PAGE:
I have a half-dozen blog posts started, but lack the energy and attention to detail necessary to complete and publish that content. But I feel like lack of posting, this lag, each time I glance at the blog. So here goes something.
I remember quite vividly as a child that the 4th of July would fill me with nostalgia and anxiety as if summer was sweeping to an end, with the return to school inevitable. It was like the tipping point between that “School’s out” feeling and the counterpoint of “What’s our bus schedule?” of August. It wasn’t lost on me that as we typically finished school in the second week of June and return before Labor Day, summer wasn’t quite the three-month holiday everyone spoke about in the books.
There was also that feeling that the holiday *should* have both festive and somber elements, honoring the founding of our nation as well as the sacrifices of veterans. I was far too young and ignorant to understand that the people who made the real sacrifices for the establishment of this new nation were the Indigenous and Black populations who had no say in the matter and certainly weren’t free or independent.
But my internal anxiety was fueled by the idea that there could be a perfect holiday. If we could just get patriotic napkins or good snacks or something … something had to make it possible to do it right. While I didn’t quite know what the ‘right’ way was to celebrate, I knew that it had to be out there. That was anxiety talking. And anxiety was alway disappointed at the end of the evening. All those illegal neighborhood-kid-launched fireworks didn’t help.
I’ve been to enough adult holiday picnics or cookouts to realize that being a grown-up doesn’t guarantee a good time either. Adulting makes me more aware of the drunken behavior of my family and friends. Or the inhospitable snobbery of someone who doesn’t find the potluck dish quite up to snuff. Or the grown-ass adult throwing a croquet mallet across the lawn because of a missed shot (they weren’t drunk, just boorish.)
Maybe this sort of pontification is why I am not very often invited to holiday cookouts? 🙂
I can admit that I hold a fondness for that experience of balancing a festive paper plate while browsing a spread of deviled eggs, vegetable trays, assorted meat & carbohydrate salads, and whatnot before heading for the dogs and burgers. The way the disposable fork never felt quite solid in your hand and the frustration of getting all settled into a seat only to realize you need a napkin or ice or some such thing. Then the tartness of key lime or lemon meringue pie offset by at least one piece of watermelon.
It is the one time of year when I really like having cold canned pop – I suppose it is part of the nostalgia. Pouring from a two liter into a red solo cup just isn’t the same as snapping open that store brand root beer and taking a really big sip while its ice-cold.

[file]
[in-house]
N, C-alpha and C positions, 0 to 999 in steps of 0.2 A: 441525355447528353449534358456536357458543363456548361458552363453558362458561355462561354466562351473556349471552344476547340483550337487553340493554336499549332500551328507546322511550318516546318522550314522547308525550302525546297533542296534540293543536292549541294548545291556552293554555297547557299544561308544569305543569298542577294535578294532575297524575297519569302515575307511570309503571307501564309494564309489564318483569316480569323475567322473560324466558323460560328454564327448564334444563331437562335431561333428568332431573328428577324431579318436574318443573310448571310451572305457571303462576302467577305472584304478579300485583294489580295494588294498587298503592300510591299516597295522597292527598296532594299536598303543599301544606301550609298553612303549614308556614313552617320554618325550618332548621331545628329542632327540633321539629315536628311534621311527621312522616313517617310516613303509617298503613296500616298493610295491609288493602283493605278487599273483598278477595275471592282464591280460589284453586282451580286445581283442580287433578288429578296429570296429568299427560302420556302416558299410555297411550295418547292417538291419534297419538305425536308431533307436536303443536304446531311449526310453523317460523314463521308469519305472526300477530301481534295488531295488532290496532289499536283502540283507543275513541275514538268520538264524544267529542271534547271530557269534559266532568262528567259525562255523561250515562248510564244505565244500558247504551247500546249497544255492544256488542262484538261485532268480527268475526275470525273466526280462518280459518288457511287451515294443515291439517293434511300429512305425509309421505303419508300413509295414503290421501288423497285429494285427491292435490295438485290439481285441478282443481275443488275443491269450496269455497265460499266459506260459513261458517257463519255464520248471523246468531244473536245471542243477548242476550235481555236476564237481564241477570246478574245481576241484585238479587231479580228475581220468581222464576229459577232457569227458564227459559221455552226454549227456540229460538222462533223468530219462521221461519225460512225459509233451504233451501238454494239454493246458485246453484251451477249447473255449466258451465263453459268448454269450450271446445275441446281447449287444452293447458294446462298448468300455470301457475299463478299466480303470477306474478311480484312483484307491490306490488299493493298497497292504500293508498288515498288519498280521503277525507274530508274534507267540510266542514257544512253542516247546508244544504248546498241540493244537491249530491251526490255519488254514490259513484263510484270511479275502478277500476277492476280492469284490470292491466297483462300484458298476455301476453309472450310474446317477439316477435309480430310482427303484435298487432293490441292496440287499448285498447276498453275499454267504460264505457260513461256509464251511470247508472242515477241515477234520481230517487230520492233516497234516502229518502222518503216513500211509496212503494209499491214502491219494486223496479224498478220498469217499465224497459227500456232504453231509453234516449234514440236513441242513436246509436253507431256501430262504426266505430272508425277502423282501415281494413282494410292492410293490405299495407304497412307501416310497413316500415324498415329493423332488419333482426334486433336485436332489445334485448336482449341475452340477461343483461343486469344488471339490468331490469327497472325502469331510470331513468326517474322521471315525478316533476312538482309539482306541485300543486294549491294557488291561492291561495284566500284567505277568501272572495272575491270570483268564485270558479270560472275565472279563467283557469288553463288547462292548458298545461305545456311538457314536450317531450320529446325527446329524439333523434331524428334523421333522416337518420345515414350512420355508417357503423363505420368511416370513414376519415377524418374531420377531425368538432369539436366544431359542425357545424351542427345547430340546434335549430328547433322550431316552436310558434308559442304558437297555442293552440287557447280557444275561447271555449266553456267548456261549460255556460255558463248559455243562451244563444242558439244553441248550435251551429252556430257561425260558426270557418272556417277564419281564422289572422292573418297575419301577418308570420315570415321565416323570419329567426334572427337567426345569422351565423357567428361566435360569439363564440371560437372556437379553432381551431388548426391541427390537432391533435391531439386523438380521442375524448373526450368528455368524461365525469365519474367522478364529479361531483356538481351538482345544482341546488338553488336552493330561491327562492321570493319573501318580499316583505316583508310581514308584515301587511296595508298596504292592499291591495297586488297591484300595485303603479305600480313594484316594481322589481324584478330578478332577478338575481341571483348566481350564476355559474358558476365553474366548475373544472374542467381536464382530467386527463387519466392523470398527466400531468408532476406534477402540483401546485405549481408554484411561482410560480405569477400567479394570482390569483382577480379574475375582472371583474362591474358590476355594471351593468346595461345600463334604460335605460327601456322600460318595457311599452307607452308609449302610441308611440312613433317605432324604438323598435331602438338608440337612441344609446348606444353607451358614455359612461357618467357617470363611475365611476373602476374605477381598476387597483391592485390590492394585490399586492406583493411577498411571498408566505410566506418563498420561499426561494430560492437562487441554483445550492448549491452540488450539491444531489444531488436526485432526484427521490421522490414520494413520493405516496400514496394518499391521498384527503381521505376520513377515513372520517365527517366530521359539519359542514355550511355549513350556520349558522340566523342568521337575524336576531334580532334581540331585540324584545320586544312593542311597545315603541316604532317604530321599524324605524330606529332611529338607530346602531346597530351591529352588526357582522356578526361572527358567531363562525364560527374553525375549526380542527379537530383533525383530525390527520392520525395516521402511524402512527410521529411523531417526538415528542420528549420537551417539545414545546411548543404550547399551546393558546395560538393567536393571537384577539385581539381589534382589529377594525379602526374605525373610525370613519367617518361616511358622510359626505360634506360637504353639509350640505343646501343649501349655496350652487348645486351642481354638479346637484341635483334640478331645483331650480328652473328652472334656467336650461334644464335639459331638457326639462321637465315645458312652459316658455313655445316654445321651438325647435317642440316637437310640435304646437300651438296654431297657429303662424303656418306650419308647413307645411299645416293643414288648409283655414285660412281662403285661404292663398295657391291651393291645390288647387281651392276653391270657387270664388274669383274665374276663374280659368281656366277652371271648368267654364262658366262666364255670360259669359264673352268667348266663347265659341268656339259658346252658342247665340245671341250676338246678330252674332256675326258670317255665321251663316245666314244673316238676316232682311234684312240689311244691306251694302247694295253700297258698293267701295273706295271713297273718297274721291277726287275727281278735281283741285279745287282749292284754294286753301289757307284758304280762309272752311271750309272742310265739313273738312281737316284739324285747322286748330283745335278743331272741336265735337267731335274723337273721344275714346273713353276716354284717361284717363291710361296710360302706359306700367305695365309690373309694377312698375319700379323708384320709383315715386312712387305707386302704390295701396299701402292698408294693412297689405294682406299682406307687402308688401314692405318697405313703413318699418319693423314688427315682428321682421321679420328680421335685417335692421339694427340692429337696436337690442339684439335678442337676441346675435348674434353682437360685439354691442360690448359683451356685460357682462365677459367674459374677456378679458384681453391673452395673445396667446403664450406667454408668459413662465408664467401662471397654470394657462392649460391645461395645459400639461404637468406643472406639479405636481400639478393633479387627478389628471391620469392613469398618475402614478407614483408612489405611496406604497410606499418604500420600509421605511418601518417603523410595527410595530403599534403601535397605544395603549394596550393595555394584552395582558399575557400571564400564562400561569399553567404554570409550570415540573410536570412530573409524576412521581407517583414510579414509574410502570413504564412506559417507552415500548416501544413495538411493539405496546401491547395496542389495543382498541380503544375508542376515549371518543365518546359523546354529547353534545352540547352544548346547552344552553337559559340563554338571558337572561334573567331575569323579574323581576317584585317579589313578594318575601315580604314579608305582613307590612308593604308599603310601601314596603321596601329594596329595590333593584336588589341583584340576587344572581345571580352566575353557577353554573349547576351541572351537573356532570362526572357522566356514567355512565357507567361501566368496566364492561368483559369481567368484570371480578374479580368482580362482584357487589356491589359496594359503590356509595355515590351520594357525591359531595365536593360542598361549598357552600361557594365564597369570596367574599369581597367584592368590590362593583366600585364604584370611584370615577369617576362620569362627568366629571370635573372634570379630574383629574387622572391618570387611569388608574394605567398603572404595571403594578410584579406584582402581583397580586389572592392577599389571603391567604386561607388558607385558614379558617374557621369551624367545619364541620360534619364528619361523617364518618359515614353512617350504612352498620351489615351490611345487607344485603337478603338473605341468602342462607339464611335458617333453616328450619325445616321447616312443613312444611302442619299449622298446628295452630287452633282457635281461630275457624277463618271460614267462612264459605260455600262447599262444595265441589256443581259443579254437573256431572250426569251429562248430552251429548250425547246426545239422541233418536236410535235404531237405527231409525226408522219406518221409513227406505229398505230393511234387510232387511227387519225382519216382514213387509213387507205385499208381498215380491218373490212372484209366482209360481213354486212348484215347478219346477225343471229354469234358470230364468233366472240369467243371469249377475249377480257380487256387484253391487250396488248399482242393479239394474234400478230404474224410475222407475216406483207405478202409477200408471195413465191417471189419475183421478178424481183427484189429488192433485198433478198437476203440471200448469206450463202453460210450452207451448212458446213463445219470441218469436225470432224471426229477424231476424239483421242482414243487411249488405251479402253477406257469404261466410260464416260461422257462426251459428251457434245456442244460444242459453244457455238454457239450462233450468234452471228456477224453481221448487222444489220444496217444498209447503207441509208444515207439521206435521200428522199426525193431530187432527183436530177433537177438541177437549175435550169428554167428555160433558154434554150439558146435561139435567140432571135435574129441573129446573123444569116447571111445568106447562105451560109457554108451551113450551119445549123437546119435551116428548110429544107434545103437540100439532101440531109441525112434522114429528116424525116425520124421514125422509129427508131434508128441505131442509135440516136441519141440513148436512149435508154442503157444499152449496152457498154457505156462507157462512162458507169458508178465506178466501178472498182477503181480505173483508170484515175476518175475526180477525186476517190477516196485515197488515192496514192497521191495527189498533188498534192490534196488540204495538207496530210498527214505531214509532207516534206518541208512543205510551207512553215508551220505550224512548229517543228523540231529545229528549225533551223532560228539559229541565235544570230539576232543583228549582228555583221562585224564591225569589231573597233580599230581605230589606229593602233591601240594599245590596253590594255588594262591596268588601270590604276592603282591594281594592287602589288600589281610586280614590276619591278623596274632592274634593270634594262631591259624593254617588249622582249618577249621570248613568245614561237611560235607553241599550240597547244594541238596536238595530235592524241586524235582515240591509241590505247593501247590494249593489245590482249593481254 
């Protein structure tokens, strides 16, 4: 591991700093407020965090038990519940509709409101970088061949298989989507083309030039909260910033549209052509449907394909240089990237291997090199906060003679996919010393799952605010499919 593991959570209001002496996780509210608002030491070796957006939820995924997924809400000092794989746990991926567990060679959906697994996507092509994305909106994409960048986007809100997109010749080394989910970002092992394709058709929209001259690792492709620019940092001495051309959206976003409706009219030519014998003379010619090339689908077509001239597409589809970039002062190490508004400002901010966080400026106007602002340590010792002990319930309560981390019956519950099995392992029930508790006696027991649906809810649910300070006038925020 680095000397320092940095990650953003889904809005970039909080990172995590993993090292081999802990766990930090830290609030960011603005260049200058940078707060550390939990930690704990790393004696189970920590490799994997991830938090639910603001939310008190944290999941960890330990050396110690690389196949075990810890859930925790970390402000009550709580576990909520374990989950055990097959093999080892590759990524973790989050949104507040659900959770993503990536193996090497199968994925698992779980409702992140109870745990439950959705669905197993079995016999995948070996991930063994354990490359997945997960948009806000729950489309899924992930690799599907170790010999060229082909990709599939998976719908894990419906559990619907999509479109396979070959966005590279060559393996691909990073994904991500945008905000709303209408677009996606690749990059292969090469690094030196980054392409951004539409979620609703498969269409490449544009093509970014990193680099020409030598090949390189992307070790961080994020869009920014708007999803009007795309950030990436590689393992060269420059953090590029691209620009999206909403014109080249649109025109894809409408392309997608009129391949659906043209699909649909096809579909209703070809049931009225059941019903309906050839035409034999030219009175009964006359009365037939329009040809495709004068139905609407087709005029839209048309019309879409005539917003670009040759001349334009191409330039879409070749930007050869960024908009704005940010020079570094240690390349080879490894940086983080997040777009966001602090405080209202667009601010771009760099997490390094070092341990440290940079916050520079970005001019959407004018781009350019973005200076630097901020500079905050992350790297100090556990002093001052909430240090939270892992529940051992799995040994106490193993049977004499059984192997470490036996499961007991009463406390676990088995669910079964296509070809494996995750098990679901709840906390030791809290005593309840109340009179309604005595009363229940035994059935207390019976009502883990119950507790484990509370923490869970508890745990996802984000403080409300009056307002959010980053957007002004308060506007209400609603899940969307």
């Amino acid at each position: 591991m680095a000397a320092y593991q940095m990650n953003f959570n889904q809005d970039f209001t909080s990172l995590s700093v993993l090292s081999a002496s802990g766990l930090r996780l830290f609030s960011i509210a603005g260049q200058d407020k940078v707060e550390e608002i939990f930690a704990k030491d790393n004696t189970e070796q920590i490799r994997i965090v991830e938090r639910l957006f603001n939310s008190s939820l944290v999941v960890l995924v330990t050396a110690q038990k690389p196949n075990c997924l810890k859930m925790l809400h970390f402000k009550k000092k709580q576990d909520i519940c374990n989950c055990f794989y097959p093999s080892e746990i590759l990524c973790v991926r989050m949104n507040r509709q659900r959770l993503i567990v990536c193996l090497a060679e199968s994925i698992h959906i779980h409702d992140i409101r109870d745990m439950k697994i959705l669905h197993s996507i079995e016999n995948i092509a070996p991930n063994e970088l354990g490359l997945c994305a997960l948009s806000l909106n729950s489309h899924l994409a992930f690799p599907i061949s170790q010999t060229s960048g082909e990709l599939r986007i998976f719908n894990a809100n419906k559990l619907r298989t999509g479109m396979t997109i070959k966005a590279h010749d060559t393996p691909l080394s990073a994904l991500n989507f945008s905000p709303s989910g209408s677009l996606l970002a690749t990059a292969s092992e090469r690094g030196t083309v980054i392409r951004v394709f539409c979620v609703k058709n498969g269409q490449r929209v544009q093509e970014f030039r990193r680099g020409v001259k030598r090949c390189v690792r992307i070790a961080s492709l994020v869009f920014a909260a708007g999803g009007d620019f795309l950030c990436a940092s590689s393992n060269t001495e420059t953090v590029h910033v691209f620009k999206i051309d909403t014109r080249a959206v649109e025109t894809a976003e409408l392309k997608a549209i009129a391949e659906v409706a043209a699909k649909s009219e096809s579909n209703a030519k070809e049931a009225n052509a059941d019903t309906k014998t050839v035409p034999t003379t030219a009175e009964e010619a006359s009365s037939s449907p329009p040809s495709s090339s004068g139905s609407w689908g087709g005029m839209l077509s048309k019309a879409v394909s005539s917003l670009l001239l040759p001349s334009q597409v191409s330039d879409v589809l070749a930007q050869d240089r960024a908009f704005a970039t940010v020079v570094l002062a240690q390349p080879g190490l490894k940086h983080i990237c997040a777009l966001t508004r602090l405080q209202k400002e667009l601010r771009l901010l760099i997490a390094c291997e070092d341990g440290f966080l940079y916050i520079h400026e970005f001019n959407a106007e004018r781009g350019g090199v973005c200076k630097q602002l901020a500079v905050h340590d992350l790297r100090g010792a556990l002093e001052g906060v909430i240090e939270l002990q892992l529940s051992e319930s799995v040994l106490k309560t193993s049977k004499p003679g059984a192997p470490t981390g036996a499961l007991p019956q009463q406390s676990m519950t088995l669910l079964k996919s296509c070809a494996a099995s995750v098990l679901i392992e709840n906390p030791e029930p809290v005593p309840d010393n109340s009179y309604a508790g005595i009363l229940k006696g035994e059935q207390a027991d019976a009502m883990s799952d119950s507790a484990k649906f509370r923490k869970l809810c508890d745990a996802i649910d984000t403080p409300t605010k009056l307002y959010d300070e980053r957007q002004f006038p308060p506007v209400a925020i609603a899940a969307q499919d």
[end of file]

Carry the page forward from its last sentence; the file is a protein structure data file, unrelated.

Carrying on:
Those are vivid sensory experiences that I can’t quite pin to actual memories. We didn’t have a regular holiday ritual. I do remember one year at my great-aunt’s house because she had an in ground pool and we were relegated to the shallow end. I remember a year at another aunt’s house, also with a pool. I have a vague memory of going to “Uncle Eddie’s pond” when I was very little because my younger brother locked himself in the car. This was circa 1974/1975 and there was no AAA to the rescue. Getting him out before the fireworks began was a big theme. I was more interested in the pond.
Now as adults, we sort of float around. People don’t seem to have cookouts anymore. They go to events. We’ve discussed organizing a cookout, but you may remember that I broke our deck, our glass table shattered, and our hose valve which has been replaced 3x times in ten years does not work. So our outdoor space is compromised. Plus, everyone complains about our steep steps to the bathroom. Everyone being the grandmas. And then some. Throw in some rogue cats and it is an event that takes careful planning. Like getting the deck replaced.
Usually, we end up at Eat N Park for breakfast/brunch, go to Target and then cook our own hotdogs before watching fireworks. I spend hours agonizing over going to the fireworks. I like watching them on TV. It is not especially patriotic, but the view is good.
If you aren’t feeling up to that read, why not listen to the annual NPR team reading? What’s more perfect than adding NPR to any event?
Happy Independence Day, neighbors. May you be an informed and attentive participant, willing to mutually pledge to each other your life, your fortunes and your sacred honor.